Holding the Space

August 8, 2008 at 8:33 pm | Posted in compassion and connection, learning and growing, meditations, observations | 1 Comment

My Friday yoga class is the one in which I include a bit of restorative yoga.

I’ve mentioned restorative yoga before – here, specifically – and I think that it’s an important component to my teaching practice. SO many people in our society just do not know how to be still and quiet with themselves. They can’t relax, even for ten minutes.

I give my participants the opportunity to practice settling their bodies and minds at the end of each Friday class, and I tell them that it’s okay if they don’t get it this week – or next, or the week after that. I’m going to continue to provide this as a part of our practice, and I implore them to not be harsh or judgmental of themselves if they can’t quite sink into these ten short minutes; what’s important is that they try-by-not-trying (just try explaining THAT to a group of over-achieving health club members!). I’m asking them to release, to exhale, to let go of themselves for a little bit, and I make a point of being firm but gentle in what I expect them to do. I want them to know that they are safe here with me, but I also want them to focus – I think that the effort is well worth the reward.

This morning, as I do every Friday, I explained what was involved in the restorative part of the practice.  I told people to get into whatever position was most comfortable for them, let them know that there were blankets and blocks and chairs and extra mats for their use, then went around the room making sure that everyone was settled.

One gentleman, who’s been in my class many times before, was lying with his heels on the seat of a chair.  I knew that his knees were going to hurt in just a few minutes, so I had him lift his feet while I slid the chair under his calves.  Then, I went to get a blanket for him – he was only wearing shorts and a tank top, and when the A/C kicks in, it gets cold in that room.  I laid the blanket gently over his chest and arms, all while talking the class into relaxation.  Then, I noticed that my gentleman was crying.

I know what it’s like to cry in a yoga class.  I can’t really tell you what it is about certain environments or certain situations that allows for the walls to come down, and I can’t really tell you exactly WHY I sometimes feel the urge to weep in a class – there’s nothing specifically upsetting; it’s more as if a hatch gives way and allows something amorphous to come bubbling up.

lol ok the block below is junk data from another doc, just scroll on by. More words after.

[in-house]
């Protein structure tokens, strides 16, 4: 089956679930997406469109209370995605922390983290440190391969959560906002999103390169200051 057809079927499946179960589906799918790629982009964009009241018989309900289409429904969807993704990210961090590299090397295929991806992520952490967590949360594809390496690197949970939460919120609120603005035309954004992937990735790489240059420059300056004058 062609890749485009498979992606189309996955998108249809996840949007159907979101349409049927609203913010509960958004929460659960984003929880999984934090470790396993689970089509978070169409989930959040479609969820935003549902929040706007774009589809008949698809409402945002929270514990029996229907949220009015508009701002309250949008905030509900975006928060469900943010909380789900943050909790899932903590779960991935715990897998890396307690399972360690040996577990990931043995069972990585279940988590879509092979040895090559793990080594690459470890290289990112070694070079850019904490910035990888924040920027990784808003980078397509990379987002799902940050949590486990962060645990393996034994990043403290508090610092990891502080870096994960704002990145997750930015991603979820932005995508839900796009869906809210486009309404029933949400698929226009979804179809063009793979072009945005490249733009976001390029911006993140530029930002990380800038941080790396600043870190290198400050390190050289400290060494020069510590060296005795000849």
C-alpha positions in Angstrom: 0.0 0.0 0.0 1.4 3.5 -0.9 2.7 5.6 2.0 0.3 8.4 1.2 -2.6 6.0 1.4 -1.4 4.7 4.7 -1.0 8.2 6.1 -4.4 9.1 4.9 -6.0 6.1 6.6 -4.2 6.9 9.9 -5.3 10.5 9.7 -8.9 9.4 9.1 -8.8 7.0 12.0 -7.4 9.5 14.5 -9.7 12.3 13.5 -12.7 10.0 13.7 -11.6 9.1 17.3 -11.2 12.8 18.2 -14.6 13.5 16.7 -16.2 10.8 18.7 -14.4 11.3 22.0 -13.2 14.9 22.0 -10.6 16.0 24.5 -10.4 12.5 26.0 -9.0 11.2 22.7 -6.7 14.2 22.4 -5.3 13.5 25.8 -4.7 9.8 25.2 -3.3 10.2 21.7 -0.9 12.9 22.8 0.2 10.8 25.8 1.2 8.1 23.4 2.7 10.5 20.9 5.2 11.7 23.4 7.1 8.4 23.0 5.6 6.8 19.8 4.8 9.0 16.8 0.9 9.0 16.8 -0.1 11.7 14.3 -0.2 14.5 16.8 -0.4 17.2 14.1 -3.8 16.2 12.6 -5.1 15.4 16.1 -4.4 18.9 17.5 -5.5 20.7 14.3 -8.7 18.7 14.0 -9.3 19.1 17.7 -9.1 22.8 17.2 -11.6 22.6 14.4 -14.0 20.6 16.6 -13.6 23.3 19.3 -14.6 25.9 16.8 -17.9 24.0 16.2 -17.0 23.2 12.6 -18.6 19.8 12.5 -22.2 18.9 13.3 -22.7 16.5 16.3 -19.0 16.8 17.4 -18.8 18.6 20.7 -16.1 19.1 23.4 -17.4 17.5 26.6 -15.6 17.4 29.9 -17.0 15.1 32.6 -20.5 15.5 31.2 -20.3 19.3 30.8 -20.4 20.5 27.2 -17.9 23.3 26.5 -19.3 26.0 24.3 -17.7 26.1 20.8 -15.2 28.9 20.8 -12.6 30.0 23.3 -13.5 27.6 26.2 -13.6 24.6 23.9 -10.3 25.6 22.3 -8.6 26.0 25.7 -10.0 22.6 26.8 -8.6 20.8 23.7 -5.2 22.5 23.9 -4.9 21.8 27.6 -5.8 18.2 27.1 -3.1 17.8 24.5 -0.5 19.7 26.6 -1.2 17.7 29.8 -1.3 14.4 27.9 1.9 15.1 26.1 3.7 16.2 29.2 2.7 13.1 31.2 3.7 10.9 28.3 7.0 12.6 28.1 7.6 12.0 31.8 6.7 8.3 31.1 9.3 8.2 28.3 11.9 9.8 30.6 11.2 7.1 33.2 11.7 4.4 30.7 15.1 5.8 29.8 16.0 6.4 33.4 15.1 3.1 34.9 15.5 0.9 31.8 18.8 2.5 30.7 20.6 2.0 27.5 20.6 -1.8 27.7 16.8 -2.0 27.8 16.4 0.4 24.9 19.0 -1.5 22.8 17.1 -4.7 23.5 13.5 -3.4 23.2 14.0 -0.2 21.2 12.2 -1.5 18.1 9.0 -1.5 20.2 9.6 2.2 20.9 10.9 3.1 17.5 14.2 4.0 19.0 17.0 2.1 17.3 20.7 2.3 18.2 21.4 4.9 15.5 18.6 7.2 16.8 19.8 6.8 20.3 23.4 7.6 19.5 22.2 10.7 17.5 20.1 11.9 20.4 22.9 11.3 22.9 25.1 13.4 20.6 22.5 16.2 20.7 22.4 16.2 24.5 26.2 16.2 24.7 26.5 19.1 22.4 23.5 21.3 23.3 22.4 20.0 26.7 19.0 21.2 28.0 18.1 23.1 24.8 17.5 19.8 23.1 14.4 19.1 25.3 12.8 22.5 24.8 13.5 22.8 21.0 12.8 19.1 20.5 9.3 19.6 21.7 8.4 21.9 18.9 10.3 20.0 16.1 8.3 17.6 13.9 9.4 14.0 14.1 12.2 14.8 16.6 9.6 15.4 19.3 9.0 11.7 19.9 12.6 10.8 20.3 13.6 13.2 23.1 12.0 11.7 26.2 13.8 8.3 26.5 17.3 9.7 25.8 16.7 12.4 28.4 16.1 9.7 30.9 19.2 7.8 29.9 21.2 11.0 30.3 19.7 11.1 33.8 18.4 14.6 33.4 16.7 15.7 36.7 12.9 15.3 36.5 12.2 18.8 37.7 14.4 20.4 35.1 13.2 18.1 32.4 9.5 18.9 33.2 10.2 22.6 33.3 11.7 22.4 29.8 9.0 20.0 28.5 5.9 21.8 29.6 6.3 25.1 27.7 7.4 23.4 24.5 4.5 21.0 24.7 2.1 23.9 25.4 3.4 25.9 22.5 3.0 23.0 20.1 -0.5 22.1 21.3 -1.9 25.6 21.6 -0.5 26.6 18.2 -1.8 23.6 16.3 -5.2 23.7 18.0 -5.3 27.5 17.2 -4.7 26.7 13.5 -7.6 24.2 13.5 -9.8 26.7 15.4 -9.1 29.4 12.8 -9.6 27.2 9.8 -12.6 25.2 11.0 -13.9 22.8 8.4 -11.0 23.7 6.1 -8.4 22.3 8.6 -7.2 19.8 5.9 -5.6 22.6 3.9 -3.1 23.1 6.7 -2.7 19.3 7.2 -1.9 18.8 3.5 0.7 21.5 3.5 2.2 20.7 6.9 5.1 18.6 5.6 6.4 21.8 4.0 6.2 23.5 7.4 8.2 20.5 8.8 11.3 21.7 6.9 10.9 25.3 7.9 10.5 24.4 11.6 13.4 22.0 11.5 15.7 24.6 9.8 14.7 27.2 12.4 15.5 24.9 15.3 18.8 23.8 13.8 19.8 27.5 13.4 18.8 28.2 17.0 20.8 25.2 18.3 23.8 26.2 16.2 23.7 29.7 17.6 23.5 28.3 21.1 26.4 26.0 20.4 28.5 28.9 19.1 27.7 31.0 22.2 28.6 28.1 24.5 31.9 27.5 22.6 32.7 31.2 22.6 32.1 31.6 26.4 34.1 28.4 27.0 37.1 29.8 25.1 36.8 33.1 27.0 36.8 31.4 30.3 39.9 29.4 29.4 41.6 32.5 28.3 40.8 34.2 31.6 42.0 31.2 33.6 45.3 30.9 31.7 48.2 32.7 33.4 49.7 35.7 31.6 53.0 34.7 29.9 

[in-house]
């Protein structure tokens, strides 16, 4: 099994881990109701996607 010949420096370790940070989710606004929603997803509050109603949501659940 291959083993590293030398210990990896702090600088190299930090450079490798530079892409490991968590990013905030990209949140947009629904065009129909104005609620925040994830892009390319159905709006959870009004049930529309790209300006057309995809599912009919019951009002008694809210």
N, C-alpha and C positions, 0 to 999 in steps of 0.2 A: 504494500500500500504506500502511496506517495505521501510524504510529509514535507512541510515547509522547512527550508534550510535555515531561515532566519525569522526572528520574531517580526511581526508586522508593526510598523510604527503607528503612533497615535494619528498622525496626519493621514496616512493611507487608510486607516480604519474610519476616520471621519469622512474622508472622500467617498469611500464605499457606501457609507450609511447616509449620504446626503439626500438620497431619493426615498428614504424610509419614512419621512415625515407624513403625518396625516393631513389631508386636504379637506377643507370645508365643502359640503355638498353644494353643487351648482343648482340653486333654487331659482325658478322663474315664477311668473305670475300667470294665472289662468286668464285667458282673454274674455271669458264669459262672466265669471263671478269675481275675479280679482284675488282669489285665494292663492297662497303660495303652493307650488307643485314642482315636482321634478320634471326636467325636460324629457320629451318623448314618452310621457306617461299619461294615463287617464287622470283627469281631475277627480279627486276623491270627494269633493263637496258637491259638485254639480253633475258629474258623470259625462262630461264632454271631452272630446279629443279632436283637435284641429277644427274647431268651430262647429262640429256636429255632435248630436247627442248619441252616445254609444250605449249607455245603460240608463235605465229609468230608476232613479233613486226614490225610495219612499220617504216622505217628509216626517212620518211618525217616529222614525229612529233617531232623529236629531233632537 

I also know that it’s terrible to have specific attention drawn to you when this happens; it’s hard enough to be crying without knowing why, but to have the entire class know it makes it even worse.  Finally, I know how wonderful it feels to feel connected, quietly and unobtrusively, to someone else.  Knowing that someone knows you’re struggling without having to explain yourself or feel embarrassed is incredibly freeing and, I think, helps to work out whatever emotion is trying to escape in the first place.  A nod, the touch of a hand, a smile, or a hug are really all that’s needed for that connection to be made, but those small gestures are profoundly important.

Knowing all of this, I continued to talk in the same tone and pace to my class, but I moved to kneel over my gentleman’s head.  I put my hands gently on his temples, all while directing the class to release their toes and fingers, to let themselves either sink into the floor or float above it, while I stroked the sides of his head.  I wiped tears away.  I stayed there until he began to calm, but I left before he was quite there because I didn’t want him to calm for me; where he went with this was entirely his journey, and I didn’t want to influence it in any way.  He knew I was there, he knew he was safe, and he knew that I had no judgment; I tried to vibe as much love and warmth as I could.

I let the class stay in their pose for about 10 minutes, then guided them to be brought back in the arms of a strong, loving presence.  I wanted them to feel light and clean and safe; held and loved unconditionally, the way a parent would carry a sleeping baby.  I asked them to feel themselves being lowered gently back into their bodies.  I brought them back to a seated position, thanked them for sharing the hour with me, and invited them to come to see me with questions or concerns, then I dismissed the class.

Before he left, I went to my gentleman, bowed to him with prayer pose, then wordlessly offered a hug, which he accepted.  I don’t need to know what his emotion was about, but I do need him to know that he is loved and cared for.

I’m feeling pleased and proud that I created a safe space for him to take this trip today.

He’ll be back.


1 Comment »

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  1. Your class sounds so wonderful. One of these days I’m going to have to visit.

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